Before moving into our current house, we had a propane only heated house for 8 years. Propane is more expensive than natural gas, and I expect that Rybert's estimate is little low. Electricity has got to be the absolute most expensive way to heat.
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Old 05-11-2010, 09:46 AM
 
Location: New Mexico U.S.A.
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Quote:
Originally Posted by jiminnm View Post
Why would you be concerned about having propane forced air heat, or feel that you need a supplement? The process of delivering heat to you is the same as natural gas. The only difference is that the fuel is delivered to you via truck and stored in a tank on your property, instead of coming through an underground line.
Right now propane gas costs about seven times more than natural gas $/MMbtu. $4.10 vs $29.23 (assuming these numbers are current and accurate, they seem a bit high, I have seen four times more for propane when we lived in MD.). Fuel Cost Comparison - Nicor

But if you do not have natural gas line available, it's a moot point.


Rich

Last edited by Poncho_NM; 05-11-2010 at 02:42 PM..
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Old 05-11-2010, 11:56 AM
 
Location: 5,400 feet
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Rich, those numbers are a bit out of line for NM. According to my last NM Gas Co bill, the total natural gas cost per MMBtu was about $8.10 (assuming 1,000 Btu gas at $0.81 per therm). I asked someone who uses propane and their last bill was $2.30/gallon (including taxes and fees), or $25.08/MMBtu (relying on Nicor's ratios). That puts propane here a little over 3 times the cost of natural gas.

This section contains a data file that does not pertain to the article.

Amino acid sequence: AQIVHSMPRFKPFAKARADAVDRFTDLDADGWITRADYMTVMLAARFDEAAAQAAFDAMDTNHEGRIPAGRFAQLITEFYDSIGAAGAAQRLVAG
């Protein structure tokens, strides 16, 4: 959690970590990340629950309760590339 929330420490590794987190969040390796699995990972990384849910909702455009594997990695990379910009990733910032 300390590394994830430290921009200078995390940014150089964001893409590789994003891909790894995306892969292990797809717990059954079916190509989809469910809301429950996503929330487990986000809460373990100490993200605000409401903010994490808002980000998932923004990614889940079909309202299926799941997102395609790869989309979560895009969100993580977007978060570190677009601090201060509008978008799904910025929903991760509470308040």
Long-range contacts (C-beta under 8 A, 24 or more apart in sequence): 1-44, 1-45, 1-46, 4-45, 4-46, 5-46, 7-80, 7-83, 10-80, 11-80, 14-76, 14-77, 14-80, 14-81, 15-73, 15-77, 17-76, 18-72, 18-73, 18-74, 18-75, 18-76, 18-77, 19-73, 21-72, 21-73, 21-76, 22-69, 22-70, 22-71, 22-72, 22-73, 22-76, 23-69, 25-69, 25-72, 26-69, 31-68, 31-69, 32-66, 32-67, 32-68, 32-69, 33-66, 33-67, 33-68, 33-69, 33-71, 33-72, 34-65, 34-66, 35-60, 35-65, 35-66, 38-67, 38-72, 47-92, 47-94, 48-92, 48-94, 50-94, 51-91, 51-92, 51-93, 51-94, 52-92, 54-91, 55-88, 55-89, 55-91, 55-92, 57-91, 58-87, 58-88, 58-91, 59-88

I agree that if natural gas is not available in the area, then it's a moot point. If it is available, one could find out the cost to connect from NMGC and decide what works for them. The pellet stove idea might also be economical.
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Old 05-12-2010, 06:47 PM
 
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I'm in the process of switching from propane to natural gas. Luckily, I can extend the line from my neighbors' place, 300 feet down the road, then extend it from the property line to my house (another 120 feet).

Figure I'll save 1/3 every winter, which means the switch will pay for itself three years hence.
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Old 05-12-2010, 11:17 PM
 
Location: Mesa
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Quote:
Originally Posted by jiminnm View Post
Electricity has got to be the absolute most expensive way to heat.
It seems cheaper out here. I used my gas furnace the first winter here and my bill was as bad as my FL summer A/C bills This past winter, as cold as it was, I used ceramic heaters (one in each room) when home, and only used the furnace for overnight, when I was gone, and a quick warmup in the a.m. Both my gas and electric bills were significantly lower and the house stayed comfortable.